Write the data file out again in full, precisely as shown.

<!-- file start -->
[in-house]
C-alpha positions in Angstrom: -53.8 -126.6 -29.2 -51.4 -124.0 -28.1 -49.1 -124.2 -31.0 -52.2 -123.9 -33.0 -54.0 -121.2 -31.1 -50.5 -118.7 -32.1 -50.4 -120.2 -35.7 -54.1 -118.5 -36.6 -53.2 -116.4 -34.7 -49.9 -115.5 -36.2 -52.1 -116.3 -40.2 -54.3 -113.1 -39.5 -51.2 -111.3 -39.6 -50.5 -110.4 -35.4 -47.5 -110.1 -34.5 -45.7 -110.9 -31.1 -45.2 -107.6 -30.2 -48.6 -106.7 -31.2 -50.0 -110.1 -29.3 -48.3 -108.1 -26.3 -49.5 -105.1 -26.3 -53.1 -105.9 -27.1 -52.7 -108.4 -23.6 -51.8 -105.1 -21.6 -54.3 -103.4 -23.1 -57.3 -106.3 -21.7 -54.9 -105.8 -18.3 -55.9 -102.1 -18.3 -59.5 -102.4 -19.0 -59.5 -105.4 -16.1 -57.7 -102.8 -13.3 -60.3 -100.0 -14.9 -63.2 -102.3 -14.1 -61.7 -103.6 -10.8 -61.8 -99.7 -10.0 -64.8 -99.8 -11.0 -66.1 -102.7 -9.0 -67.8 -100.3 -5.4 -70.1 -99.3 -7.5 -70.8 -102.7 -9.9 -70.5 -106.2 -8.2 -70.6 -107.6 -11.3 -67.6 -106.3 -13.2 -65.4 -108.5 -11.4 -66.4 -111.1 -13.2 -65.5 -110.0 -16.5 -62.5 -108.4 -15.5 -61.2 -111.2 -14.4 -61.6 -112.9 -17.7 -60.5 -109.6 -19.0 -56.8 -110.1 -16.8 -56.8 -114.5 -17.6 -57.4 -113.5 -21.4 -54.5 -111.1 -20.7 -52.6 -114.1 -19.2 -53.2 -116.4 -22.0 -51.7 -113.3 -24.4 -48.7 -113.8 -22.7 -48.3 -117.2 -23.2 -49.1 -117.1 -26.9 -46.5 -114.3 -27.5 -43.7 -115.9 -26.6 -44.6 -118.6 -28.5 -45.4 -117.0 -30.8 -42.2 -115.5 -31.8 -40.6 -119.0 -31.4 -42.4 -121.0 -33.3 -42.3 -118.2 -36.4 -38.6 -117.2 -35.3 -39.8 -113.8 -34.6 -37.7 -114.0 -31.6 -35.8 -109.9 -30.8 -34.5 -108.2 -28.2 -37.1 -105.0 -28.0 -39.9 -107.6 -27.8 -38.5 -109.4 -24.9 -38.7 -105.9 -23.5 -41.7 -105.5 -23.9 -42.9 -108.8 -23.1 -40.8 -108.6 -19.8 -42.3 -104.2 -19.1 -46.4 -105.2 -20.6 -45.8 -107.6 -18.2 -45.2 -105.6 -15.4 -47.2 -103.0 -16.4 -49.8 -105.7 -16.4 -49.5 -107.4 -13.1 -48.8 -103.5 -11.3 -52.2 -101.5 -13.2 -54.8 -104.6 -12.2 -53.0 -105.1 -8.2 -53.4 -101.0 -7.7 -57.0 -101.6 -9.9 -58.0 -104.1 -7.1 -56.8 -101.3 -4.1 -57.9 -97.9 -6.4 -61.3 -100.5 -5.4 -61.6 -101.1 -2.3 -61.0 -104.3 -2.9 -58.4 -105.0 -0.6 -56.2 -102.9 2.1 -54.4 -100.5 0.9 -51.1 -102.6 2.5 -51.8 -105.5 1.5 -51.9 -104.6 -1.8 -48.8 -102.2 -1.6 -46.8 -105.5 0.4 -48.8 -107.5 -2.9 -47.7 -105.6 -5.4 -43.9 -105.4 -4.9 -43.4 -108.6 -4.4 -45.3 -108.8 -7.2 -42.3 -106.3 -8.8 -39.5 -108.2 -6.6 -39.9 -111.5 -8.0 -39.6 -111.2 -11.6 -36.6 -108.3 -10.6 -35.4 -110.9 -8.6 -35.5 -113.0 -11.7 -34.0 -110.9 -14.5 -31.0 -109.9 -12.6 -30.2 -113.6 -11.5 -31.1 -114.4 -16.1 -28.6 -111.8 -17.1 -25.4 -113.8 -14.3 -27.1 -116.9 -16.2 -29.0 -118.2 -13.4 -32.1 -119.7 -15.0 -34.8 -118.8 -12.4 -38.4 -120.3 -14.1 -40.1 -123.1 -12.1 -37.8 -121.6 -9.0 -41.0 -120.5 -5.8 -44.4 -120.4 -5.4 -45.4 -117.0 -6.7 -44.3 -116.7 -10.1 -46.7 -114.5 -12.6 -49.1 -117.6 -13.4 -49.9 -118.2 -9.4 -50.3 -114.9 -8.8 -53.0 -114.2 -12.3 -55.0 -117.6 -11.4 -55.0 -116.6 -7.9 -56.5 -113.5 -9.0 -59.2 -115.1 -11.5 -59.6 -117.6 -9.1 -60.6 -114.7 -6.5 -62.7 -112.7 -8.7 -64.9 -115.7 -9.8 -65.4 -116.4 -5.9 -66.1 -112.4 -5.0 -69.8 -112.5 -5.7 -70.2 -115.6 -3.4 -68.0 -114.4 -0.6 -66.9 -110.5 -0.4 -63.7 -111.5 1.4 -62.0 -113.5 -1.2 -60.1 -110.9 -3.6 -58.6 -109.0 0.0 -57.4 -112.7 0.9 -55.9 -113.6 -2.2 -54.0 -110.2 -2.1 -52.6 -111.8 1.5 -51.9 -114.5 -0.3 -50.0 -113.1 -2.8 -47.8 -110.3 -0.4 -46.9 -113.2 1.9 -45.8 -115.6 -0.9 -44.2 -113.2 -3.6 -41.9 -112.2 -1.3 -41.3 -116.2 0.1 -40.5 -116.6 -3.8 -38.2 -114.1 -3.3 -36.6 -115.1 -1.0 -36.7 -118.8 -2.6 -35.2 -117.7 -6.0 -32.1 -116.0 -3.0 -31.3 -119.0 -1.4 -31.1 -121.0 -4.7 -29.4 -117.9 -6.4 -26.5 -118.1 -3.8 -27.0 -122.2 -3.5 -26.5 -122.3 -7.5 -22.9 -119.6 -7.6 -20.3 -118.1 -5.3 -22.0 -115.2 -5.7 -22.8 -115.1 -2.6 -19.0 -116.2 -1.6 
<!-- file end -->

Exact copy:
[in-house]
C-alpha positions in Angstrom: -53.8 -126.6 -29.2 -51.4 -124.0 -28.1 -49.1 -124.2 -31.0 -52.2 -123.9 -33.0 -54.0 -121.2 -31.1 -50.5 -118.7 -32.1 -50.4 -120.2 -35.7 -54.1 -118.5 -36.6 -53.2 -116.4 -34.7 -49.9 -115.5 -36.2 -52.1 -116.3 -40.2 -54.3 -113.1 -39.5 -51.2 -111.3 -39.6 -50.5 -110.4 -35.4 -47.5 -110.1 -34.5 -45.7 -110.9 -31.1 -45.2 -107.6 -30.2 -48.6 -106.7 -31.2 -50.0 -110.1 -29.3 -48.3 -108.1 -26.3 -49.5 -105.1 -26.3 -53.1 -105.9 -27.1 -52.7 -108.4 -23.6 -51.8 -105.1 -21.6 -54.3 -103.4 -23.1 -57.3 -106.3 -21.7 -54.9 -105.8 -18.3 -55.9 -102.1 -18.3 -59.5 -102.4 -19.0 -59.5 -105.4 -16.1 -57.7 -102.8 -13.3 -60.3 -100.0 -14.9 -63.2 -102.3 -14.1 -61.7 -103.6 -10.8 -61.8 -99.7 -10.0 -64.8 -99.8 -11.0 -66.1 -102.7 -9.0 -67.8 -100.3 -5.4 -70.1 -99.3 -7.5 -70.8 -102.7 -9.9 -70.5 -106.2 -8.2 -70.6 -107.6 -11.3 -67.6 -106.3 -13.2 -65.4 -108.5 -11.4 -66.4 -111.1 -13.2 -65.5 -110.0 -16.5 -62.5 -108.4 -15.5 -61.2 -111.2 -14.4 -61.6 -112.9 -17.7 -60.5 -109.6 -19.0 -56.8 -110.1 -16.8 -56.8 -114.5 -17.6 -57.4 -113.5 -21.4 -54.5 -111.1 -20.7 -52.6 -114.1 -19.2 -53.2 -116.4 -22.0 -51.7 -113.3 -24.4 -48.7 -113.8 -22.7 -48.3 -117.2 -23.2 -49.1 -117.1 -26.9 -46.5 -114.3 -27.5 -43.7 -115.9 -26.6 -44.6 -118.6 -28.5 -45.4 -117.0 -30.8 -42.2 -115.5 -31.8 -40.6 -119.0 -31.4 -42.4 -121.0 -33.3 -42.3 -118.2 -36.4 -38.6 -117.2 -35.3 -39.8 -113.8 -34.6 -37.7 -114.0 -31.6 -35.8 -109.9 -30.8 -34.5 -108.2 -28.2 -37.1 -105.0 -28.0 -39.9 -107.6 -27.8 -38.5 -109.4 -24.9 -38.7 -105.9 -23.5 -41.7 -105.5 -23.9 -42.9 -108.8 -23.1 -40.8 -108.6 -19.8 -42.3 -104.2 -19.1 -46.4 -105.2 -20.6 -45.8 -107.6 -18.2 -45.2 -105.6 -15.4 -47.2 -103.0 -16.4 -49.8 -105.7 -16.4 -49.5 -107.4 -13.1 -48.8 -103.5 -11.3 -52.2 -101.5 -13.2 -54.8 -104.6 -12.2 -53.0 -105.1 -8.2 -53.4 -101.0 -7.7 -57.0 -101.6 -9.9 -58.0 -104.1 -7.1 -56.8 -101.3 -4.1 -57.9 -97.9 -6.4 -61.3 -100.5 -5.4 -61.6 -101.1 -2.3 -61.0 -104.3 -2.9 -58.4 -105.0 -0.6 -56.2 -102.9 2.1 -54.4 -100.5 0.9 -51.1 -102.6 2.5 -51.8 -105.5 1.5 -51.9 -104.6 -1.8 -48.8 -102.2 -1.6 -46.8 -105.5 0.4 -48.8 -107.5 -2.9 -47.7 -105.6 -5.4 -43.9 -105.4 -4.9 -43.4 -108.6 -4.4 -45.3 -108.8 -7.2 -42.3 -106.3 -8.8 -39.5 -108.2 -6.6 -39.9 -111.5 -8.0 -39.6 -111.2 -11.6 -36.6 -108.3 -10.6 -35.4 -110.9 -8.6 -35.5 -113.0 -11.7 -34.0 -110.9 -14.5 -31.0 -109.9 -12.6 -30.2 -113.6 -11.5 -31.1 -114.4 -16.1 -28.6 -111.8 -17.1 -25.4 -113.8 -14.3 -27.1 -116.9 -16.2 -29.0 -118.2 -13.4 -32.1 -119.7 -15.0 -34.8 -118.8 -12.4 -38.4 -120.3 -14.1 -40.1 -123.1 -12.1 -37.8 -121.6 -9.0 -41.0 -120.5 -5.8 -44.4 -120.4 -5.4 -45.4 -117.0 -6.7 -44.3 -116.7 -10.1 -46.7 -114.5 -12.6 -49.1 -117.6 -13.4 -49.9 -118.2 -9.4 -50.3 -114.9 -8.8 -53.0 -114.2 -12.3 -55.0 -117.6 -11.4 -55.0 -116.6 -7.9 -56.5 -113.5 -9.0 -59.2 -115.1 -11.5 -59.6 -117.6 -9.1 -60.6 -114.7 -6.5 -62.7 -112.7 -8.7 -64.9 -115.7 -9.8 -65.4 -116.4 -5.9 -66.1 -112.4 -5.0 -69.8 -112.5 -5.7 -70.2 -115.6 -3.4 -68.0 -114.4 -0.6 -66.9 -110.5 -0.4 -63.7 -111.5 1.4 -62.0 -113.5 -1.2 -60.1 -110.9 -3.6 -58.6 -109.0 0.0 -57.4 -112.7 0.9 -55.9 -113.6 -2.2 -54.0 -110.2 -2.1 -52.6 -111.8 1.5 -51.9 -114.5 -0.3 -50.0 -113.1 -2.8 -47.8 -110.3 -0.4 -46.9 -113.2 1.9 -45.8 -115.6 -0.9 -44.2 -113.2 -3.6 -41.9 -112.2 -1.3 -41.3 -116.2 0.1 -40.5 -116.6 -3.8 -38.2 -114.1 -3.3 -36.6 -115.1 -1.0 -36.7 -118.8 -2.6 -35.2 -117.7 -6.0 -32.1 -116.0 -3.0 -31.3 -119.0 -1.4 -31.1 -121.0 -4.7 -29.4 -117.9 -6.4 -26.5 -118.1 -3.8 -27.0 -122.2 -3.5 -26.5 -122.3 -7.5 -22.9 -119.6 -7.6 -20.3 -118.1 -5.3 -22.0 -115.2 -5.7 -22.8 -115.1 -2.6 -19.0 -116.2 -1.6 